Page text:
For those that do a lot of work propagating plants, a quality grafting knife, while not cheap, is a an essential tool for good grafting results. Grafting knives are different from other knives. They have sharp, razor-like blades that are beveled on one side and flat on the other. The knife makes cuts through tough, woody material easily with a flat cut that provides the highest level of contact in a graft.
Work with a grafting knife by holding it lightly in the hand. Rest the thumb along the spine of the knife where the handle meets the blade for greater control. Grip the knife only as firmly as is needed to do the job. For cuts across small branches, cut in the center of the blade. For better leverage when cutting larger branches, move the branch closer to the handle.
Cut scions from plants using a single stroke of the knife through the selected branch. Trim scion tips for fitting into cleft grafts by holding the scion with the cut tip away and trim the tip on either side to form a wedge shape.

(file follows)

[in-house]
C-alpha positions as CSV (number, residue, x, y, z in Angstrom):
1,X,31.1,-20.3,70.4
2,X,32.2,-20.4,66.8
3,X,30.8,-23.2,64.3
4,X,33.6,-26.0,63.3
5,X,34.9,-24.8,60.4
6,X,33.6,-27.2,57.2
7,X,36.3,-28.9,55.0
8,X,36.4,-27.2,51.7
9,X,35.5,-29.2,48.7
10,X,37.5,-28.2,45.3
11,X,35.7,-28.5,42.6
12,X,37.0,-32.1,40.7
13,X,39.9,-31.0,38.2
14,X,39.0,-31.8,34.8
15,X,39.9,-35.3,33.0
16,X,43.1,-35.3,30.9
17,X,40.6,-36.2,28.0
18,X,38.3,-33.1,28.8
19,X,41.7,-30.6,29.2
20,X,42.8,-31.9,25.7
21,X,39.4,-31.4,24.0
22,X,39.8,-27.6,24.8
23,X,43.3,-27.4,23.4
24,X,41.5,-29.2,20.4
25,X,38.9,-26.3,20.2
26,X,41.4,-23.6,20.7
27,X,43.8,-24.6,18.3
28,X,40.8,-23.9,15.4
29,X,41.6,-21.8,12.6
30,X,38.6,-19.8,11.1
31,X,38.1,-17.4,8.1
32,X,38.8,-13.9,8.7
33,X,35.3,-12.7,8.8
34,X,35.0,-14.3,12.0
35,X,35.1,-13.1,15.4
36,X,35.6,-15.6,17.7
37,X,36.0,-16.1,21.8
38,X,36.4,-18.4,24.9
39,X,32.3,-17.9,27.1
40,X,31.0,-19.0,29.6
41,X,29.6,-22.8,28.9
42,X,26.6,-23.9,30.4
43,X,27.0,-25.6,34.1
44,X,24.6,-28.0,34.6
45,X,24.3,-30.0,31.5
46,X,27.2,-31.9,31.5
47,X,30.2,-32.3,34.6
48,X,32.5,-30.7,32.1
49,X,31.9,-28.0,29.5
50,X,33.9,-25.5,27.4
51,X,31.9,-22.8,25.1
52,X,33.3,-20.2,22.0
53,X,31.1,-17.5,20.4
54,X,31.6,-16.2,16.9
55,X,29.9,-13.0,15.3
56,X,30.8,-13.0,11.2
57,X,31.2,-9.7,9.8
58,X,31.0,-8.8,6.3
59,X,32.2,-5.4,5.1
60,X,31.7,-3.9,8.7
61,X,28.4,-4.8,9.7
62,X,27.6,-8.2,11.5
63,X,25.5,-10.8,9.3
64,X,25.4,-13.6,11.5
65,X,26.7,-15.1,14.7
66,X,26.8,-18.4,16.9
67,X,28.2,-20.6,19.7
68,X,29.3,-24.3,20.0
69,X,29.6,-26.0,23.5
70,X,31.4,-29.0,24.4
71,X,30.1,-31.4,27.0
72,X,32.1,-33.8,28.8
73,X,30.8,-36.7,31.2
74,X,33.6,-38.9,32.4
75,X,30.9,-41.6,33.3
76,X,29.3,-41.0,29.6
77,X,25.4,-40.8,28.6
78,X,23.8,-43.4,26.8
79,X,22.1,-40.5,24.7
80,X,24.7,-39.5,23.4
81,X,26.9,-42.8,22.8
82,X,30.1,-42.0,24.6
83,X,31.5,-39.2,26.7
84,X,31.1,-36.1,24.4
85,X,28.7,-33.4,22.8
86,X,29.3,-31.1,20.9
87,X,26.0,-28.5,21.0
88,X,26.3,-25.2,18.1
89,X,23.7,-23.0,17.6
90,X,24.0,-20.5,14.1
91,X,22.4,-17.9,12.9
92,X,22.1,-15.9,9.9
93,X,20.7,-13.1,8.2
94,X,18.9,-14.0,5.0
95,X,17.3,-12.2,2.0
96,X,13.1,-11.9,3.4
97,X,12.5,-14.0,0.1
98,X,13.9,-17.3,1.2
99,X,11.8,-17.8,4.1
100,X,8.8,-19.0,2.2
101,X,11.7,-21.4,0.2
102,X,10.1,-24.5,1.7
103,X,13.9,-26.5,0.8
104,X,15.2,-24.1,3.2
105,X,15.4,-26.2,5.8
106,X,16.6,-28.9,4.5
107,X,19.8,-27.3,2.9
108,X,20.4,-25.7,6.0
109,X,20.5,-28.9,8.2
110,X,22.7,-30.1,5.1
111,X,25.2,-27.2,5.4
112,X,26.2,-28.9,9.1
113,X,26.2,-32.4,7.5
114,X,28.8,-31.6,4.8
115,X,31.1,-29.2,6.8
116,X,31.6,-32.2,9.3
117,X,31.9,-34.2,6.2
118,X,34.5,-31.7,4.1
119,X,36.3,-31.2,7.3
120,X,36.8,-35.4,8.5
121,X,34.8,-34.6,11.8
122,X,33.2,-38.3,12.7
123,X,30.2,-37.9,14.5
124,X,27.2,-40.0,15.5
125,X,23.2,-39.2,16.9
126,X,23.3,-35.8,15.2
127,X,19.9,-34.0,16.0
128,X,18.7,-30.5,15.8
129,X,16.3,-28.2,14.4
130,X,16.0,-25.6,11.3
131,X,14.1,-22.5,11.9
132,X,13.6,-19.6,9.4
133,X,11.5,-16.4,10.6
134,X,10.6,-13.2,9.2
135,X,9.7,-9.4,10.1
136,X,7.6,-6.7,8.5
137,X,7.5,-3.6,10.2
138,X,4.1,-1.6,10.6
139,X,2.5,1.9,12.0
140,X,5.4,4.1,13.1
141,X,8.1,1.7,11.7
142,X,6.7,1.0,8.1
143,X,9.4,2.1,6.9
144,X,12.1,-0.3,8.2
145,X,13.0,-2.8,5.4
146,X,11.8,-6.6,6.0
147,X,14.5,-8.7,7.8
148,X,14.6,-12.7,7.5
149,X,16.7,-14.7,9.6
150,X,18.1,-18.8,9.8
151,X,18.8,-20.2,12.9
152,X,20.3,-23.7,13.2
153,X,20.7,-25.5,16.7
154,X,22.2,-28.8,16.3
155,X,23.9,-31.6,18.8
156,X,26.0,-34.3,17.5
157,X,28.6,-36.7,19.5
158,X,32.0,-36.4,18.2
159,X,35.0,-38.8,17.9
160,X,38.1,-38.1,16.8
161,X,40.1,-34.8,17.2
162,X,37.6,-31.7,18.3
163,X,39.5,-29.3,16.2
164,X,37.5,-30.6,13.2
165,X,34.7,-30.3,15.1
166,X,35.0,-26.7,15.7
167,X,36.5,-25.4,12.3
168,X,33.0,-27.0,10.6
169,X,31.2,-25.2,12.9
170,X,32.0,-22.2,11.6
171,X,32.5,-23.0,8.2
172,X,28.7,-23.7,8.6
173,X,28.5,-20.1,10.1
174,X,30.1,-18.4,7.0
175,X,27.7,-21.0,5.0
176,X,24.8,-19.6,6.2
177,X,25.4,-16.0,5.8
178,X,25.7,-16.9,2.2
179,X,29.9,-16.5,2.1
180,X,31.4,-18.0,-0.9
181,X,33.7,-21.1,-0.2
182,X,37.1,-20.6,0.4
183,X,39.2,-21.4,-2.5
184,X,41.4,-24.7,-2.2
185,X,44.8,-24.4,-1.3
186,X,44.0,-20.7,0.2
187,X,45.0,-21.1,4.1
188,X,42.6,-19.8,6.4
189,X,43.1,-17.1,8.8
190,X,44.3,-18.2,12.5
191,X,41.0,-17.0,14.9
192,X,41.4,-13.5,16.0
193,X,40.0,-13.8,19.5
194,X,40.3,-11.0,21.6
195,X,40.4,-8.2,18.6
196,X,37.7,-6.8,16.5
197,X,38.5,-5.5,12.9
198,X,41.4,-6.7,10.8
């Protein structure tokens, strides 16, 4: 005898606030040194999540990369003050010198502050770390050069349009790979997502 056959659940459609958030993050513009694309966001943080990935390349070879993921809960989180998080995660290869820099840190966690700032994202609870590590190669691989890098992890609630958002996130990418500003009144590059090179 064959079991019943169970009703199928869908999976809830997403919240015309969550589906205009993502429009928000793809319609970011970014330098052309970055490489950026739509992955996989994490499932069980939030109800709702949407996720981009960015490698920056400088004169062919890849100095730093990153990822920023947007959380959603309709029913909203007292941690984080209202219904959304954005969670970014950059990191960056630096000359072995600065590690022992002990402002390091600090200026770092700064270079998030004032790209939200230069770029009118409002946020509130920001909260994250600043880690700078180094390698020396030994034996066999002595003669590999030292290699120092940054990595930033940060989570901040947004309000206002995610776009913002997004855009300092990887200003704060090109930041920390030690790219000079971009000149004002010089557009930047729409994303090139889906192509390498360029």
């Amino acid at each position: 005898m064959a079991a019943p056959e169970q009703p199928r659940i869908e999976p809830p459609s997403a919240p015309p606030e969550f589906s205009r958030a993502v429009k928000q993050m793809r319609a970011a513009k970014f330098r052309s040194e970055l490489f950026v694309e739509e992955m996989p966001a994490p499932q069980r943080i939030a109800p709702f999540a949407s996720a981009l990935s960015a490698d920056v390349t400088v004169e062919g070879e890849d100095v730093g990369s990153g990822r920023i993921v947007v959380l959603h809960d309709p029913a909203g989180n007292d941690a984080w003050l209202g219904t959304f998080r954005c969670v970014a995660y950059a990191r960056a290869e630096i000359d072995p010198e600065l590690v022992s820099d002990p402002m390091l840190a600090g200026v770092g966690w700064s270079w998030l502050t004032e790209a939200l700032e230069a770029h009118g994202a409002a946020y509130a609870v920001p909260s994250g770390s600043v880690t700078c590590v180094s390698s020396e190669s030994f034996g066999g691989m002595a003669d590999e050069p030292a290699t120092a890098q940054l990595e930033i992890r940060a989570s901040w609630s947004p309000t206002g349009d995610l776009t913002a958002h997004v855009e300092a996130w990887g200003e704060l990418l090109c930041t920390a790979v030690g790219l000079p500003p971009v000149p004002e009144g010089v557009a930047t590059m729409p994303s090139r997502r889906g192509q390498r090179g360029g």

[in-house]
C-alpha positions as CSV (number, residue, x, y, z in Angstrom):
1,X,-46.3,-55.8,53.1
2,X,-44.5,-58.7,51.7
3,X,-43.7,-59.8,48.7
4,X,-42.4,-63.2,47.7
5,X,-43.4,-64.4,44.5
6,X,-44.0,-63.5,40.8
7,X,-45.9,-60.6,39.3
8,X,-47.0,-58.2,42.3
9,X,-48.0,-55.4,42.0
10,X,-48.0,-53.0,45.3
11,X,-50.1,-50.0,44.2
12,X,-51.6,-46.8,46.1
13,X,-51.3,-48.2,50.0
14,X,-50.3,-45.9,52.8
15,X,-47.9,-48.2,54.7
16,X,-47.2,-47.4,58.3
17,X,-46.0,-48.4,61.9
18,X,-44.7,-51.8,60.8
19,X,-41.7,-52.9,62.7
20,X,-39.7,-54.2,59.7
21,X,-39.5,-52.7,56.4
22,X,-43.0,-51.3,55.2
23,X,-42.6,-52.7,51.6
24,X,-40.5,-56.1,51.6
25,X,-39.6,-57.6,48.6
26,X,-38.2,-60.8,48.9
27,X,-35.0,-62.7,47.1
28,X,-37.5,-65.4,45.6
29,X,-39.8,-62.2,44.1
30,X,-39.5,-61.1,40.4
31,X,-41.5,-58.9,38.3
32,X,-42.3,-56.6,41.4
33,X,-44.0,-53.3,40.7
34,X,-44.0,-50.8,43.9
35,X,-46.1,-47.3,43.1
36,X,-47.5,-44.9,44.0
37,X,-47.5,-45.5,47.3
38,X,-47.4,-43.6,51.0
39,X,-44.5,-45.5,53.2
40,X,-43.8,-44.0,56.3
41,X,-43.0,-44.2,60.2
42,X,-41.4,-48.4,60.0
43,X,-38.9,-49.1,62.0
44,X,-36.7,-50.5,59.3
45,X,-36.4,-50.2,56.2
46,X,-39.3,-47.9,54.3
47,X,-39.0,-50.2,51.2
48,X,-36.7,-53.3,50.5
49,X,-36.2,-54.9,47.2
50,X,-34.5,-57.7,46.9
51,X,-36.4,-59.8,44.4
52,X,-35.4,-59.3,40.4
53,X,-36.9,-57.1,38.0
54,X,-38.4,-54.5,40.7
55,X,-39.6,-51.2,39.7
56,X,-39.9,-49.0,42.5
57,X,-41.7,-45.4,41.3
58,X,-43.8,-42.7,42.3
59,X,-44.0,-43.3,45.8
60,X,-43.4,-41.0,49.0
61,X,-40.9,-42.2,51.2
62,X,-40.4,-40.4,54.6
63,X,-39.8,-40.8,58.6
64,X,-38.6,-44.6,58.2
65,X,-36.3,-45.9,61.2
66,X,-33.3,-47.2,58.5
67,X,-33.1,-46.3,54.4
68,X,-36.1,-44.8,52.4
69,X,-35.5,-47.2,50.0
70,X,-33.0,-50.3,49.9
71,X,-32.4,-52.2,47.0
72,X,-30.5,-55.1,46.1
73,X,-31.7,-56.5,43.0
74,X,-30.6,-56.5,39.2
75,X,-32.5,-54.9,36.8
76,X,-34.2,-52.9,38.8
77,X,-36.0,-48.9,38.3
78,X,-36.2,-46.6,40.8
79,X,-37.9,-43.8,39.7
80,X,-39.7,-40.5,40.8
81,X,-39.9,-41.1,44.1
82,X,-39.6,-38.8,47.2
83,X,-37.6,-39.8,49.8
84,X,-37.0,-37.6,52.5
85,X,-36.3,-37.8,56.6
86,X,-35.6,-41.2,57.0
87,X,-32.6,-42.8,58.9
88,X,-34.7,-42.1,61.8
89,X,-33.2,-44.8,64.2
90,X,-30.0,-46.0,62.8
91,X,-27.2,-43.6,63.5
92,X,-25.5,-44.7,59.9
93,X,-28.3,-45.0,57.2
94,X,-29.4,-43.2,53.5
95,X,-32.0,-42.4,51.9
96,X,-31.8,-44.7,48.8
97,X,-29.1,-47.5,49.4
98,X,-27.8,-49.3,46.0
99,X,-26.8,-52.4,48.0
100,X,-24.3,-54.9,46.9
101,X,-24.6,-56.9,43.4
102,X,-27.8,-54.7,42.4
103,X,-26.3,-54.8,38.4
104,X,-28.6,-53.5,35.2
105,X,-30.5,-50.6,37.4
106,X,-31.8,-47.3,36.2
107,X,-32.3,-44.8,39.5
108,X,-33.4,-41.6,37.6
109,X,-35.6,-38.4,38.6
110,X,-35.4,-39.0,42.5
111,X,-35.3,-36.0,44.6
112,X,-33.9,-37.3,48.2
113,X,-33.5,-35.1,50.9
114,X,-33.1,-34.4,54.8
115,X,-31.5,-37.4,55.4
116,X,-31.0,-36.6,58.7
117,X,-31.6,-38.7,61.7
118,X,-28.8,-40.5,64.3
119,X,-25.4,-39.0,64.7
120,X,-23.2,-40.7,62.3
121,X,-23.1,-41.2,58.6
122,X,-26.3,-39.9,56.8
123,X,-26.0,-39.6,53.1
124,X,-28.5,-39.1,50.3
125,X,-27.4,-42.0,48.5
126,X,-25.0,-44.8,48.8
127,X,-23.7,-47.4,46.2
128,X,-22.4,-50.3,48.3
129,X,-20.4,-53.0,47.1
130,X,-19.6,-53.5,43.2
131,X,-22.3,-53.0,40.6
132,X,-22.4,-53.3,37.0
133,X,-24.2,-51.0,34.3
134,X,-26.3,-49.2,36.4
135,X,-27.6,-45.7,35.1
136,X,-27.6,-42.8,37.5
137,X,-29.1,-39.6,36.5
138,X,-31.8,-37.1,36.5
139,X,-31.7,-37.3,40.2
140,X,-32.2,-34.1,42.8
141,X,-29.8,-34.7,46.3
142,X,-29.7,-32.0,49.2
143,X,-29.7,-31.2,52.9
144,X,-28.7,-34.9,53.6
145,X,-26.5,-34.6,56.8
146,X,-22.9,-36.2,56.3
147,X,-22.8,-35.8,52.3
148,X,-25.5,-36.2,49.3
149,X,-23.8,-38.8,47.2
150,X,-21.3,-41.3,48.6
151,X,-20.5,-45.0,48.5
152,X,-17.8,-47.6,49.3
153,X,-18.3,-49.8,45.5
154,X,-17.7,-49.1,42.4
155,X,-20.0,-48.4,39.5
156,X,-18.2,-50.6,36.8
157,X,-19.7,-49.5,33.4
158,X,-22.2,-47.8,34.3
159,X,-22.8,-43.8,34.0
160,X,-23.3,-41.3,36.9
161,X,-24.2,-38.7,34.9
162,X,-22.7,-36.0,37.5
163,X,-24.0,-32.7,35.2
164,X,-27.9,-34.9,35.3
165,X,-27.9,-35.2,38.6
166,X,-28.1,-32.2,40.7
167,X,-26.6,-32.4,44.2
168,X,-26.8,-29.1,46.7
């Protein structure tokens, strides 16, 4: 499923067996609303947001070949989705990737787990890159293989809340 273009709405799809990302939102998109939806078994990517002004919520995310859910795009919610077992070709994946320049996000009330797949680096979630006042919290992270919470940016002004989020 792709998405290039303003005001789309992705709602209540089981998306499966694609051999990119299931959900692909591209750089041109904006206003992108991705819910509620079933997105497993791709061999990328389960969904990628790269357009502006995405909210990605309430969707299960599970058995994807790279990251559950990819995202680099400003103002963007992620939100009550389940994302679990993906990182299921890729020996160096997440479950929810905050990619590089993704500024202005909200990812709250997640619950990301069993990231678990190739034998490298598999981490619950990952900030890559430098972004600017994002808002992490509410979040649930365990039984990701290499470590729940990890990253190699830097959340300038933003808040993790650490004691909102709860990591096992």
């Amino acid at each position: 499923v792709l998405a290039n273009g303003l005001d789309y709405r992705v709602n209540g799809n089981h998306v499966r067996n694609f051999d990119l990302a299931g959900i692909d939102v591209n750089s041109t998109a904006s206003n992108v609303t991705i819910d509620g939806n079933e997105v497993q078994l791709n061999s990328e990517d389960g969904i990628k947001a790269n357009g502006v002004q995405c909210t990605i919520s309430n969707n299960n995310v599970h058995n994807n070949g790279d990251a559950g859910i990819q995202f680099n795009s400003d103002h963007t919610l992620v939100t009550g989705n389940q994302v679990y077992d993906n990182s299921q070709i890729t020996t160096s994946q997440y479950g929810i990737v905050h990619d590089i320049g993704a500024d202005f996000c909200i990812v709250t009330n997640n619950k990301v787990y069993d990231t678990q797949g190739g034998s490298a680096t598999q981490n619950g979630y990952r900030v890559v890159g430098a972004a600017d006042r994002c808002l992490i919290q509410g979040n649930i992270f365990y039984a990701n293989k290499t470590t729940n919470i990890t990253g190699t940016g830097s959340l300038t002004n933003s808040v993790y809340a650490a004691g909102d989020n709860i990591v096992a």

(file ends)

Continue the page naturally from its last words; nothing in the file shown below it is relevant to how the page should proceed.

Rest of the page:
Cleave branches or trunks for cleft or whip grafts by carefully forcing the edge of the blade into the center of the cut end of the branch. Twist the handle of the knife to lever the split open. For large-diameter branches, use a small wooden or plastic mallet to carefully drive the blade edge into the wood.
Make incisions in branch or trunk bark for receiving scions when doing budding. Use the dull back of the knife point to lift the bark away from the underlying pith wood. Remove buds from budsticks by slicing quickly and cleanly under the bud, starting about 1/2 inch below the bud and finishing 1/2 inch above it.
Girdle branches for air layering by placing the edge of the grafting knife across the branch and rolling the knife around the branch to score a ring around the bark down to the pith wood in two places. Then make an incision from one ring to the other and use the tip of the knife to lift anf peel the bark away.
Trim leaves, flowers and buds by slicing them off with short forward strokes. Cut large leaves to be left on cuttings by placing the leaf on a wooden surface and stroking the knife across the leaf.